the addresses of all changes to the file are computed in the original file.
If the changes are in sequence,
they are applied to the file.
Successive insertions at the same address are catenated into a single
insertion composed of the several insertions in the order applied.
What follows refers to behavior of
when downloaded, that is, when
operating as a display editor on a raster display.
This is the default
(no download) option provides access
to the command language only.
Each file may have zero or more windows open.
Each window is equivalent
and is updated simultaneously with changes in other windows on the same file.
Each window has an independent value of dot, indicated by a highlighted
substring on the display.
Dot may be in a region not within
There is usually a `current window',
marked with a dark border, to which typed text and editing
Text may be typed and edited as in
also the escape key (ESC) selects (sets dot to) text typed
since the last mouse button hit.
The button 3 menu controls window operations.
The top of the menu
provides the following operators, each of which uses one or
cursors to prompt for selection of a window or sweeping
of a rectangle.
`Sweeping' a null rectangle gets a large window, disjoint
from the command window or the whole screen, depending on
where the null rectangle is.
Create a new, empty file.
Create a copy of an existing window.
Delete the window.
In the last window of a file,
is equivalent to a
for the file.
Equivalent to a
for the file.
Below these operators is a list of available files, starting with
the command window.
Selecting a file from the list makes the most recently
used window on that file current, unless it is already current, in which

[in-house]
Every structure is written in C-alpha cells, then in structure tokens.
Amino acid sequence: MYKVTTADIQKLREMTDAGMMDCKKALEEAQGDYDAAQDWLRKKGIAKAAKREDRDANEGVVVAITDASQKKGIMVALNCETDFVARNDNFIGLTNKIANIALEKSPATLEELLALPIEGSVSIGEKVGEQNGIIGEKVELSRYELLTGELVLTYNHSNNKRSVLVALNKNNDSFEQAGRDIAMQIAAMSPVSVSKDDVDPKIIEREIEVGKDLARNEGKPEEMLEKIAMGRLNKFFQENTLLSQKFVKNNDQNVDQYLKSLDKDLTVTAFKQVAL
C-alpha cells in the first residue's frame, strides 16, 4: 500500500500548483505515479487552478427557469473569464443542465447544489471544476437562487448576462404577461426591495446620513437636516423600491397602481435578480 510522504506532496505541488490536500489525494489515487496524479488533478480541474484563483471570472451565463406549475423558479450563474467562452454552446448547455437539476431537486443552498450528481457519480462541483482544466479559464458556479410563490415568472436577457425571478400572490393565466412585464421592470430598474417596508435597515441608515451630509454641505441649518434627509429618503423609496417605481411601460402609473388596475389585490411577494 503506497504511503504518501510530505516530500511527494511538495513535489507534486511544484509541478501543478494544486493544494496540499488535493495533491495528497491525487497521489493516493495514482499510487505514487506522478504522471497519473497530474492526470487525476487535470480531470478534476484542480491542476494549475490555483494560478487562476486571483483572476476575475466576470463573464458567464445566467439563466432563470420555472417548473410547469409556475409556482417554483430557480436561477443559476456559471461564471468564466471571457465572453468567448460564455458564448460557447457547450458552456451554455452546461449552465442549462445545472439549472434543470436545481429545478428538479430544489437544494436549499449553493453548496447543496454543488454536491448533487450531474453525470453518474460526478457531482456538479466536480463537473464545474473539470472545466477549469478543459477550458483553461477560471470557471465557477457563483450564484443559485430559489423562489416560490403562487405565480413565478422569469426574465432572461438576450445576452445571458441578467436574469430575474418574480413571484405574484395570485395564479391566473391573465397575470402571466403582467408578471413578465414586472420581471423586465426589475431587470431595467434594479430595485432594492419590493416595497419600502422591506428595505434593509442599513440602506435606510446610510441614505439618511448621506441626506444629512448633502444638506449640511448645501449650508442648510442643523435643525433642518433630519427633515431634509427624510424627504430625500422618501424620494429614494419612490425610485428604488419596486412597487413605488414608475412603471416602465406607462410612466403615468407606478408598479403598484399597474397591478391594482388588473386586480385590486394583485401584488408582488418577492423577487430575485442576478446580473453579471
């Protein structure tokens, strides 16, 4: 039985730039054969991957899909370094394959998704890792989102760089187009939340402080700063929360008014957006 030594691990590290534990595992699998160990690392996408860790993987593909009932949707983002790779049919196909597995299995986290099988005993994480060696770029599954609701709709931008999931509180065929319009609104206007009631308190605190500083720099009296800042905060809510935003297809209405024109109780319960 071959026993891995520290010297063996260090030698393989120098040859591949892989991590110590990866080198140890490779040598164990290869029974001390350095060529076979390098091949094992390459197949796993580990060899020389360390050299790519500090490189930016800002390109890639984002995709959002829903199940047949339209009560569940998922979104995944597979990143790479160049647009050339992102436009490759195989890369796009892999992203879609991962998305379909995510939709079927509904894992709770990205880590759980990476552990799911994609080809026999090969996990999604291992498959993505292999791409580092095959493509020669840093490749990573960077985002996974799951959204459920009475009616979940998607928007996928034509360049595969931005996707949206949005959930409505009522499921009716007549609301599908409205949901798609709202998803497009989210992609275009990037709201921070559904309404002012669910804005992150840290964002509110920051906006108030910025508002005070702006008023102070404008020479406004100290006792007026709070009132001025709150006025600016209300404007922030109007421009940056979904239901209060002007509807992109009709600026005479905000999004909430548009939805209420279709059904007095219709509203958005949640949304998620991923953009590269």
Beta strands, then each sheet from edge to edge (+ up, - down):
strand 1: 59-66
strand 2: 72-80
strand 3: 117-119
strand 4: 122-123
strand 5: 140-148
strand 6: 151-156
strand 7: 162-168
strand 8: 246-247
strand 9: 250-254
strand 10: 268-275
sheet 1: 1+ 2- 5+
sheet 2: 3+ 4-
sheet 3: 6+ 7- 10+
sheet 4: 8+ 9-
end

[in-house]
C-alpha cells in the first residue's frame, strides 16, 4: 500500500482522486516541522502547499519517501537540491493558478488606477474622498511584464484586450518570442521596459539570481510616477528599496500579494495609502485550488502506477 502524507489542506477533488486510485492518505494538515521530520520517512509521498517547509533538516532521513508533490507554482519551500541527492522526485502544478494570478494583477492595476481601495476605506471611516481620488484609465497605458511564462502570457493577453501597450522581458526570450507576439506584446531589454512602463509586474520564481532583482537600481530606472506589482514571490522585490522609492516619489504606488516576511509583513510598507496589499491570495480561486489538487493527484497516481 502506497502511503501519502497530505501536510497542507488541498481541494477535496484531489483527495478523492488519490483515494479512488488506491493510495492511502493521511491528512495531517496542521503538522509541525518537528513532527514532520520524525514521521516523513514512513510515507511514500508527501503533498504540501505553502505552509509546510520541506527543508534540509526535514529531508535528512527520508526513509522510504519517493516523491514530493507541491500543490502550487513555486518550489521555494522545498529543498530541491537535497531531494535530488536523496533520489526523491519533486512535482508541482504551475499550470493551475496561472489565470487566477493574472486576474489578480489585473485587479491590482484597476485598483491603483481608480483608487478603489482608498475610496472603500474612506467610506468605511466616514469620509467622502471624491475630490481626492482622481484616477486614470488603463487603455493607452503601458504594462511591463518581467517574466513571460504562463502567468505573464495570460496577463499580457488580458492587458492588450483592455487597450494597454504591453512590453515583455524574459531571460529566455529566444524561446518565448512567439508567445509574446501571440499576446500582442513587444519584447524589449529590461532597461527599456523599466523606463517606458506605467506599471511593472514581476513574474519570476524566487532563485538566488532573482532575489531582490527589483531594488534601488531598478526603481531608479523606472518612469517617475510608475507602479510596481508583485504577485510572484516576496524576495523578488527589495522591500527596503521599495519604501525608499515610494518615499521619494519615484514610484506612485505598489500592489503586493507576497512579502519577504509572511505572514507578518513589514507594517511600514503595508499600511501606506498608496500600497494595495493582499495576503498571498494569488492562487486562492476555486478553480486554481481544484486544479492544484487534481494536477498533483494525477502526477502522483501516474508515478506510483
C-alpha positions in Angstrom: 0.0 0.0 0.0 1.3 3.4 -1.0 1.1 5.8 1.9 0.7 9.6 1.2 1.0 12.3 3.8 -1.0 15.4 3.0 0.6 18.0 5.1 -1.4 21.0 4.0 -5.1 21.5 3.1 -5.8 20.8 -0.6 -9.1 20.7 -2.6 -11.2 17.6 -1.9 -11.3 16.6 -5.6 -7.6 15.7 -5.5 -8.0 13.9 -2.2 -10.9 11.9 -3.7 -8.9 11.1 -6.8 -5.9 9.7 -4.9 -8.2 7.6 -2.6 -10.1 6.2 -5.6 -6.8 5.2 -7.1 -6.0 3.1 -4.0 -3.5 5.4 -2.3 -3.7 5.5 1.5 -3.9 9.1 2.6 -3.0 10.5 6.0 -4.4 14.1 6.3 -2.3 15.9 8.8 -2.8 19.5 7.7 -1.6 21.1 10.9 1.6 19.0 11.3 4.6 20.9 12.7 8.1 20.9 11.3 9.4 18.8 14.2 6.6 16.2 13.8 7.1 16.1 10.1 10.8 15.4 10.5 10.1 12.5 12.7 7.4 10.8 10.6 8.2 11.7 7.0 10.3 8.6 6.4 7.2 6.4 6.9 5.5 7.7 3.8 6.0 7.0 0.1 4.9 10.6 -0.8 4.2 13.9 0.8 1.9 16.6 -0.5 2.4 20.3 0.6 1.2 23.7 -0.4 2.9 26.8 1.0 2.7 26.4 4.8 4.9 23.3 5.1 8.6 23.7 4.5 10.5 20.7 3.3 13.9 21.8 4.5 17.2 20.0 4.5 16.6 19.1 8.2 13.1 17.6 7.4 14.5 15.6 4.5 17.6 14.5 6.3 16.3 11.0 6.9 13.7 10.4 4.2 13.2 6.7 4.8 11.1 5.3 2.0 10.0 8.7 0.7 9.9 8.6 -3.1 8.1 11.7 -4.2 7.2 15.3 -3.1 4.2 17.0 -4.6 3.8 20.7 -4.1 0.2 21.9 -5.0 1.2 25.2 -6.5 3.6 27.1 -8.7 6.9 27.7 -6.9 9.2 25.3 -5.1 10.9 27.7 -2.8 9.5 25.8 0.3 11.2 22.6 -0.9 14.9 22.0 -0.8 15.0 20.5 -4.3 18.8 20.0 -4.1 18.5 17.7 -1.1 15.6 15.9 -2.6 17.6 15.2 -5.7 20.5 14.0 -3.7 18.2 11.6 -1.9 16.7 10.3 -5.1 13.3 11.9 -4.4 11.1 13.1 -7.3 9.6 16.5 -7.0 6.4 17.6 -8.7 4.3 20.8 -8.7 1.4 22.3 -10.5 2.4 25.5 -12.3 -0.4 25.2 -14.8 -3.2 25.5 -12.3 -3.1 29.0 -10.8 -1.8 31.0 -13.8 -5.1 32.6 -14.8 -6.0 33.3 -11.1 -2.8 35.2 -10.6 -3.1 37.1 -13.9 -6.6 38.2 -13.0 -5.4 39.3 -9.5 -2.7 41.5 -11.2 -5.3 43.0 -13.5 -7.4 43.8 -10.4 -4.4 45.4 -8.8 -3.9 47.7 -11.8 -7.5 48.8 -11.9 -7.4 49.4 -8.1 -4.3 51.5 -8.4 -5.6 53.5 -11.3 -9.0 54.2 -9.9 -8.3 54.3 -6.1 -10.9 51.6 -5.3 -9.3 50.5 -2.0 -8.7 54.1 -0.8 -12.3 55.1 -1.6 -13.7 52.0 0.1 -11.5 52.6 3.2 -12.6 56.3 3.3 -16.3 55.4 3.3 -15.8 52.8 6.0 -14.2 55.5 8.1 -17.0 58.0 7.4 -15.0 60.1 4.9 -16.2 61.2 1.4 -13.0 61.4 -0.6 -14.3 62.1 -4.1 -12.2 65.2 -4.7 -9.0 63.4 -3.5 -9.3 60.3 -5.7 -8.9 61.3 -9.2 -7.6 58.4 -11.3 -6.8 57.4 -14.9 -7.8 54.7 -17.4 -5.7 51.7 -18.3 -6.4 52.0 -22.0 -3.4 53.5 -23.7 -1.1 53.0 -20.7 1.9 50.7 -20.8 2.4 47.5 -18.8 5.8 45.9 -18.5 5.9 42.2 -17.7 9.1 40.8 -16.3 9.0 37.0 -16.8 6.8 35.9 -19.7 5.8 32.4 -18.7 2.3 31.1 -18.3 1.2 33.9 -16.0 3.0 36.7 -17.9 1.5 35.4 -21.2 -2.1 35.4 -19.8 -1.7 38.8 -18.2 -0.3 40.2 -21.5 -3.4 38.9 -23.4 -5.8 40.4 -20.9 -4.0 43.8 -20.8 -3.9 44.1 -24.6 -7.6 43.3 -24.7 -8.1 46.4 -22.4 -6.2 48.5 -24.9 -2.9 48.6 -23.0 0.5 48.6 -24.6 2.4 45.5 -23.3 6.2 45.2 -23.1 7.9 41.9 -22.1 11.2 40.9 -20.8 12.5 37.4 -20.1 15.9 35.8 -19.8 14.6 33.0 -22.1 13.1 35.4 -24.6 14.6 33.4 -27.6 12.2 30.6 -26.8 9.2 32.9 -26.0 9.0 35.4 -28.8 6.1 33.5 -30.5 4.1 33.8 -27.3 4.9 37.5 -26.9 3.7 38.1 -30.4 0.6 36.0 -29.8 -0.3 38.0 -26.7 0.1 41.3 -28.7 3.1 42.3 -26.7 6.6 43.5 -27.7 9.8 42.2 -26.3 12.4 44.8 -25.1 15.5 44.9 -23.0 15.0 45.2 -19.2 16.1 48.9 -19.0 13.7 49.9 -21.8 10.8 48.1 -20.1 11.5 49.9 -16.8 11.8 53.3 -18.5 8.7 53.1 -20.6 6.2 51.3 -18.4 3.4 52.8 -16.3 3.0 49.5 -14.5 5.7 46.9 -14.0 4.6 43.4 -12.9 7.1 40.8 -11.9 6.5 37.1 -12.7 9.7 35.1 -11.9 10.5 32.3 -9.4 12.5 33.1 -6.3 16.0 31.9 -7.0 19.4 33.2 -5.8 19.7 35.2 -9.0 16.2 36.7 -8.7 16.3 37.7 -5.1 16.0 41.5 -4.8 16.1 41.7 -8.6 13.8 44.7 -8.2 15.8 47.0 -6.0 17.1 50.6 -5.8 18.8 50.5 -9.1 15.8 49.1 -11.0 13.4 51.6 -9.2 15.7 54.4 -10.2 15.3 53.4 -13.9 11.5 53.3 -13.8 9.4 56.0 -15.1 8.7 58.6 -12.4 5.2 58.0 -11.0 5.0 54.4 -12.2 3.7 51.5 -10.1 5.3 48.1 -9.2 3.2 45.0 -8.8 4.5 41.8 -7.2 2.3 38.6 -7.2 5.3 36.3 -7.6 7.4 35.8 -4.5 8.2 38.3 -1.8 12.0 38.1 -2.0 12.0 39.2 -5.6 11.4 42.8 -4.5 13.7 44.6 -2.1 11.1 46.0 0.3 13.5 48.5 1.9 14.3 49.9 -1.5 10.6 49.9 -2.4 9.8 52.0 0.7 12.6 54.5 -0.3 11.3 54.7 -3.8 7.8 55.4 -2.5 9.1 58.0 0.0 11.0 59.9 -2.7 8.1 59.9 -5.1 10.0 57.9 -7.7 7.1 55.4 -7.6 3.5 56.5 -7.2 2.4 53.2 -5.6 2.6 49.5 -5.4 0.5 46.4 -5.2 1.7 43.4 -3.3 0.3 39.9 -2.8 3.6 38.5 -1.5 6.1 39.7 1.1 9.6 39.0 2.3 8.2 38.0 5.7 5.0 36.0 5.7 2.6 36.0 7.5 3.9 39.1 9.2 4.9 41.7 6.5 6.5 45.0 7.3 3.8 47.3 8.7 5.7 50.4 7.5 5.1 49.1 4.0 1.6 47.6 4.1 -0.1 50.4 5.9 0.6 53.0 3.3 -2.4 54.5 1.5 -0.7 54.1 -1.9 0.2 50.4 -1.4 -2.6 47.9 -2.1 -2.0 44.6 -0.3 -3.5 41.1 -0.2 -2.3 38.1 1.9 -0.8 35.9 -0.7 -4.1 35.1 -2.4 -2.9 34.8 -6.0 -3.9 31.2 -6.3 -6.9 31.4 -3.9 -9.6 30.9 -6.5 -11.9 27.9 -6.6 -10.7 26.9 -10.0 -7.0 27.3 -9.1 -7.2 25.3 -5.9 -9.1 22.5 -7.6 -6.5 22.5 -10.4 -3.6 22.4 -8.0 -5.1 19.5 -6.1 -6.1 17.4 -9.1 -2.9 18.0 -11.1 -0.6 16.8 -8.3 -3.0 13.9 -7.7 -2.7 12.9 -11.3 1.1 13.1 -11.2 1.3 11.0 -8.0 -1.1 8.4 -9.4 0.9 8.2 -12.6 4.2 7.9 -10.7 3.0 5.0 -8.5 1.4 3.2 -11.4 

case selections cycle through the open windows.
If no windows are open
on the file, the user is prompted to open one.
Files other than
are marked with one of the characters
according as zero, one, or more windows
are open on the file.
A further mark
appears on the file in the current window and
a single quote,
on a file modified since last write.
The command window, created automatically when
starts, is an ordinary window except that text typed to it
is interpreted as commands for the editor rather than passive text,
and text printed by editor commands appears in it.
The behavior is like
with an `output point' that separates commands being typed from
Commands typed in the command window apply to the
current open file---the file in the most recently
Button 1 changes selection, much like
Pointing to a non-current window with button 1 makes it current;
within the current window, button 1 selects text, thus setting dot.
Double-clicking selects text to the boundaries of words, lines,
quoted strings or bracketed strings, depending on the text at the click.
Button 2 provides a menu of editing commands:
Delete dot and save the deleted text in the snarf buffer.
Replace the text in dot by the contents of the snarf buffer.
Save the text in dot in the snarf buffer.
Send the text in the selection as a plumb
message. If the selection is empty,
the white-space-delimited block of text is sent as a plumb message
attribute defining where the selection lies (see
Search forward for the next occurrence of the literal text in dot.
If dot is the null string, the text in the snarf buffer is
The snarf buffer is unaffected.
Exchange snarf buffers with
Search forward for the next match of the last regular expression
typed in a command.
(Not in command window.)
Send the text in dot, or the snarf buffer if
dot is the null string, as if it were typed to the command window.
Saves the sent text in the snarf buffer.
(Command window only.)
listens to the
If plumbing is not active,
creates a named pipe
which acts as an additional source of commands. Characters written to
the named pipe are treated as if they had been typed in the command window.
is a shell-level command that causes an instance of
running on the same terminal to load the named
uses either plumbing or the named pipe, whichever service is available.
If plumbing is not enabled,
the option allows a line number to be specified for
the initial position to display in the last named file
(plumbing provides a more general mechanism for this ability).
is a shell-level command that can be used as
in a Unix environment.
and then does not exit until
is changed, which is taken as a signal that
is done being edited.
terminates other than by a
command (by hangup, deleting its window, etc.), modified
files are saved in an
This program, when executed, asks whether to write
each file back to a external file.
causes writing; anything else skips the file.